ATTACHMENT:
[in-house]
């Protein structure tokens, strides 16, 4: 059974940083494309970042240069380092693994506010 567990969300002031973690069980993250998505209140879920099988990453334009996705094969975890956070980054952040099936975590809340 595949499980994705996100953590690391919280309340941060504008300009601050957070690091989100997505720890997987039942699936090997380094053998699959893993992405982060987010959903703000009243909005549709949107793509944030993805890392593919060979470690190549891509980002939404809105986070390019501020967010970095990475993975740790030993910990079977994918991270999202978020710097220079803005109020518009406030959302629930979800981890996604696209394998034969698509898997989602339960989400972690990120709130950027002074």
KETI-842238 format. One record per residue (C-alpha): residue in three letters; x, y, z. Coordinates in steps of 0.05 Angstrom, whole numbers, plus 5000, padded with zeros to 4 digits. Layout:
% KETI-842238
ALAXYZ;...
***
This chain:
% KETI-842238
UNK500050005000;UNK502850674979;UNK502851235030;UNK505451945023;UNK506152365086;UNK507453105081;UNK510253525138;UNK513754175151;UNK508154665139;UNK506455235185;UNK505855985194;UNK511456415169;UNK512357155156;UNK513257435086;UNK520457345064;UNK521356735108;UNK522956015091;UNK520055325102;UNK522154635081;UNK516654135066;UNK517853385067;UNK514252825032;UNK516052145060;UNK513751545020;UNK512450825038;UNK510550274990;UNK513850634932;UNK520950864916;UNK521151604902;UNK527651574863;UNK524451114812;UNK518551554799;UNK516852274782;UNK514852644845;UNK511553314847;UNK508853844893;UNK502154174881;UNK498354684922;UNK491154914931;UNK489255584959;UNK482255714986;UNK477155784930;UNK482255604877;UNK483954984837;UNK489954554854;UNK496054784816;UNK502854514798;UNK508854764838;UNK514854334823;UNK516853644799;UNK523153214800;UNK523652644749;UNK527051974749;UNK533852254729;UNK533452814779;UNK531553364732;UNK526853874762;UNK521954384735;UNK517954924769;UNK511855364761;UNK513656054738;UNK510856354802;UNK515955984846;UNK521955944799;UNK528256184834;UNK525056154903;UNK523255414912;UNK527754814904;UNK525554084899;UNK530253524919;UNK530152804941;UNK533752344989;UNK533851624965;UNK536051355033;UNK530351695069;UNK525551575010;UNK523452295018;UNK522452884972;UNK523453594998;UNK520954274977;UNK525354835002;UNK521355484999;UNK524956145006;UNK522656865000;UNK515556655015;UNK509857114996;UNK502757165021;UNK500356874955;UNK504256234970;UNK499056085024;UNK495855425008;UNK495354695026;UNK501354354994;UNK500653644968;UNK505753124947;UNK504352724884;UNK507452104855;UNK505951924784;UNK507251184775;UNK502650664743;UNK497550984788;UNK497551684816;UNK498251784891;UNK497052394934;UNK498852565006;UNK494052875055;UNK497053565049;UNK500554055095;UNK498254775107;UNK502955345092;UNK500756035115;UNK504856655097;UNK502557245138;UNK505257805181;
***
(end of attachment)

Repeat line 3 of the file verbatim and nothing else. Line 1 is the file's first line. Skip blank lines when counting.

KETI-842238 format. One record per residue (C-alpha): residue in three letters; x, y, z. Coordinates in steps of 0.05 Angstrom, whole numbers, plus 5000, padded with zeros to 4 digits. Layout: